How does the hydraulic system of an automated lab press work?

September, 09, 2021

Hydraulic lab presses are commonly used for the preparation of samples for different kinds of lab tests. Hydraulic laboratory presses are used for pressing operations for different applications, such as rubber, polymers, composites, wood, plywood, textiles, ceramics, laminating (credit cards, ID cards), silicones. 

In this blog, we will explain the simple working of a hydraulic system of a lab press and elaborate more on their benefits for industrial and lab environments.

Benefits of a hydraulic automated lab press

A hydraulic unit is based on Pascal’s law: a change in pressure at any point in an enclosed fluid at rest is transmitted undiminished to all points in the fluid. But there are several ways to build a hydraulic system. Here are some benefits of the presses from Fontijne Presses:

Fontijne Presses’ floor standing LabEcon series – available with a press range of 300, 600 or 1000kN – is an automated hydraulic laboratory press. The series is known for its accurate and consistent pressing quality and is therefore widely chosen as a sample preparation press for quality control and R&D.

Depending on the model – 300, 600, 1000 – the press range goes up to 300, 600, or 1000 kN at 300°C. Regardless of the model or settings used, the results will always be accurate and consistent.

Here are some benefits of the presses from Fontijne Presses:

1. Less noise and less energy consumption

The Fontijne Presses hydraulic system does not need an accumulator, because our system is very tight and there is hardly any leakage (please note that there is always leakage in a hydraulic system). That’s why we can work with an electric motor of < 1 kW, which can work in an on/off mode to regulate the piston and compensate for a loss of closing force. 

Hence it is a very silent system: you will only hear a noise in the short period of time that the motor is in on mode. 

Larger motors must be operated in combination with an accumulator, which is not desirable because it is a pressure vessel. Moreover, the accumulator has to be completely loaded before the motor switches off and the accumulator can adjust by means of the integrated bladder in case of a pressure drop. This might have an impact on the noise level, which is not so bad in an industrial environment but can be very annoying in a lab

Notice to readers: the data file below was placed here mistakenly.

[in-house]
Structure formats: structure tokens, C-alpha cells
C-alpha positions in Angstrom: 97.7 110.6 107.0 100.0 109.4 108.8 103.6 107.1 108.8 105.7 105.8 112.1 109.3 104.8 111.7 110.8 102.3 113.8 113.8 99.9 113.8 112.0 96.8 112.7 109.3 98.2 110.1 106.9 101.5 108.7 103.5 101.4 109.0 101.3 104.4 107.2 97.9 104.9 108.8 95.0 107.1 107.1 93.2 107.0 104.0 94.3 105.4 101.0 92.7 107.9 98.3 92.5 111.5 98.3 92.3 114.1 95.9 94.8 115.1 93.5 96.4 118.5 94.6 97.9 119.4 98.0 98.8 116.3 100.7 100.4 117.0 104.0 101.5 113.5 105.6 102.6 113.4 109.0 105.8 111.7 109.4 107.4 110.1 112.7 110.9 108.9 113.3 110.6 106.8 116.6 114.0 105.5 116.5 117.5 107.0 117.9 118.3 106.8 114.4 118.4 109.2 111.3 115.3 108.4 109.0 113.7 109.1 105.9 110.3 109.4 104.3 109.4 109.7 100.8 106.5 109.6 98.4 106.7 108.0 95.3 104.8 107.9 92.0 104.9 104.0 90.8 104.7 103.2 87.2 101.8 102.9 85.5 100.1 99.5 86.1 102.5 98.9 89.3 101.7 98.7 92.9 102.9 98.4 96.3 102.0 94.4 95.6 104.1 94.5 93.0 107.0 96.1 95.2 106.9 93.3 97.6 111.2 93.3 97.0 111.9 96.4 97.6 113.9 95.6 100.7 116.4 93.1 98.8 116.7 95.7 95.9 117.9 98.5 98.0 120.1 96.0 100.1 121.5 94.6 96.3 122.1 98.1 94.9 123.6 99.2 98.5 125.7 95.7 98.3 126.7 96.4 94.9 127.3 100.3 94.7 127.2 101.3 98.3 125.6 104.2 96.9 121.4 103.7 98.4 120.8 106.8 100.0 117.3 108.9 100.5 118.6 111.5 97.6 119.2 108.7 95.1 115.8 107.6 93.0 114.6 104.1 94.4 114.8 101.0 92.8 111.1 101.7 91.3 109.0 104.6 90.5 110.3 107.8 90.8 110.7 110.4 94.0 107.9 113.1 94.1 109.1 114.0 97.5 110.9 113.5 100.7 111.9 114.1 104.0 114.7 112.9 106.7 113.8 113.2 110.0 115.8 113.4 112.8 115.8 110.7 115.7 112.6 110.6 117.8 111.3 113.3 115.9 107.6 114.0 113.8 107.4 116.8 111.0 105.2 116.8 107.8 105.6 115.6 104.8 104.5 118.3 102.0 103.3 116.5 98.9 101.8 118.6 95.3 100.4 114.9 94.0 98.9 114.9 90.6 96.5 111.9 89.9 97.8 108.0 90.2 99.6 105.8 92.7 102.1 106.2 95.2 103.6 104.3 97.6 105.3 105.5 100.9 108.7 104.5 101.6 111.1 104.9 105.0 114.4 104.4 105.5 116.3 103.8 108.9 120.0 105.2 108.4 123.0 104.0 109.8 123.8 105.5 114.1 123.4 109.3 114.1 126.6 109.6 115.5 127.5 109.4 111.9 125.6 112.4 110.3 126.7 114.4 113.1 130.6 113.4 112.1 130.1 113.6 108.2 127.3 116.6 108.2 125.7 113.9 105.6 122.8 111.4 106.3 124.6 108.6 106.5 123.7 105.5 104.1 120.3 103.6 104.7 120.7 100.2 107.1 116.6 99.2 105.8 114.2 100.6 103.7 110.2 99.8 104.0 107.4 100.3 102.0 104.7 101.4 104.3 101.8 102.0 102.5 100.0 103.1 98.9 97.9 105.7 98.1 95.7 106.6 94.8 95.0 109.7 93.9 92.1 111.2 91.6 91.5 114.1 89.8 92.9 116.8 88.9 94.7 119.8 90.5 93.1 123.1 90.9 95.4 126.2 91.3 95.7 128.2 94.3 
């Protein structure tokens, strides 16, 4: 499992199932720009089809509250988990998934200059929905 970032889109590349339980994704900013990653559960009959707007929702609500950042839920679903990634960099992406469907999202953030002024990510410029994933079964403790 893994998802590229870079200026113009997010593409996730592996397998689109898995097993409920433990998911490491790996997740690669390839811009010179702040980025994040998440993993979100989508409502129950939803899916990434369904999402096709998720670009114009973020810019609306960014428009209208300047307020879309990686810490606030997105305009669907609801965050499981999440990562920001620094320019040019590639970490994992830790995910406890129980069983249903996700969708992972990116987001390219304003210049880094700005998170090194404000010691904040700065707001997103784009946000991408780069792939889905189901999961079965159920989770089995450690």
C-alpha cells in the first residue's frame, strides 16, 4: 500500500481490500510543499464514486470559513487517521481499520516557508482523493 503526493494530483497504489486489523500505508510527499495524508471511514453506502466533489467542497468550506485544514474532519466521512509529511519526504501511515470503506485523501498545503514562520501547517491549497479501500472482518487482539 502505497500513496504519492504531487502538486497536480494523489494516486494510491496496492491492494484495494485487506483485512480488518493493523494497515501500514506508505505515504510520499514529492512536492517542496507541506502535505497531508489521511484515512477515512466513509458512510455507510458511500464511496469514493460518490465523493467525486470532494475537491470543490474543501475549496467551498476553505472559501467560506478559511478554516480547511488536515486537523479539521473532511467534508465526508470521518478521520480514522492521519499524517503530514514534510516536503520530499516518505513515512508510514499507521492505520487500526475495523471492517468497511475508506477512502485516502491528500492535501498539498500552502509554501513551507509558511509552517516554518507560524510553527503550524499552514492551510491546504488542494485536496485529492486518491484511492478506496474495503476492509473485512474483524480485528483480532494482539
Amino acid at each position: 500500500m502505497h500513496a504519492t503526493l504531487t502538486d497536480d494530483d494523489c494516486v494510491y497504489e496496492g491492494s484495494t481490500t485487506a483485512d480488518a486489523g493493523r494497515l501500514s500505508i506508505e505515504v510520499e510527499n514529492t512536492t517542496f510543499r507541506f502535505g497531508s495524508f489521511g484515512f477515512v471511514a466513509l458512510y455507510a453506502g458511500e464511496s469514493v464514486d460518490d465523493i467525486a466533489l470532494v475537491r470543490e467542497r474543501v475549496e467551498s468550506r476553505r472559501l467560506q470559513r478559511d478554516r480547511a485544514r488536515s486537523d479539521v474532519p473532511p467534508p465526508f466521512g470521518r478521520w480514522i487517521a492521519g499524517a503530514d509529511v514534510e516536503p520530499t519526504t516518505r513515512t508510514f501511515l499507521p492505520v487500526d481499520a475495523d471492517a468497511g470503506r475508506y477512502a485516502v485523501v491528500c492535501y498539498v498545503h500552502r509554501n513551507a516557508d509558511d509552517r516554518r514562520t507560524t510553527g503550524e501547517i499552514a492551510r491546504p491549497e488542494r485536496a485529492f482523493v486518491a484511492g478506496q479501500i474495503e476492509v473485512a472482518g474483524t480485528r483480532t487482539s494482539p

2. No extra cooling required

The Fontijne presses don’t need extra cooling for our hydraulic unit: the unit is not heating up, not even in 24/7 operation. Other hydraulic systems are constantly on, which means that the motor runs continuously. In such a system the oil is being pumped around by setting a valve in a position that allows this. The oil is pumped through this valve and returns to the reservoir. During this pumping process, the oil experiences friction, and this friction generates heat. Therefore, continuously running hydraulic systems must have cooling, in order to cool down the oil to its working temperature.

3. The maximum closing force that can be maintained

As we explained in a previous blog post, there is always a leakage in a hydraulic system. This means that after a certain period of time, the maximum or the set-closing force will not be maintained. Unless you have taken your precautions which we did of course: our control system detects the pressure drop and immediately reacts by switching on the electric motor of the hydraulic motor in order to go up to the max. or set level again.


Fontijne Presses automated hydraulic presses

Fontijne Presses exclusively manufactures laboratory presses. This means that all of our efforts and research are focused on laboratory presses. 

Our presses are designed with the safety of the operator in mind and use safety facilities such as a safety shield, an emergency stop system, and a fixed upper plate.

Thanks to the use of high-quality and carefully tuned heating elements, our laboratory presses offer extremely accurate temperature distribution. The rigid design of our presses allows precise force distribution over the full platen surface as well as highly controlled pressure build-up.


If you want to talk to a specialist about your specific application and want to receive more information about our presses, just contact us or book a demo.

How can we help you?

Feel free to contact one of our specialists if you would like additional information on laboratory platen presses.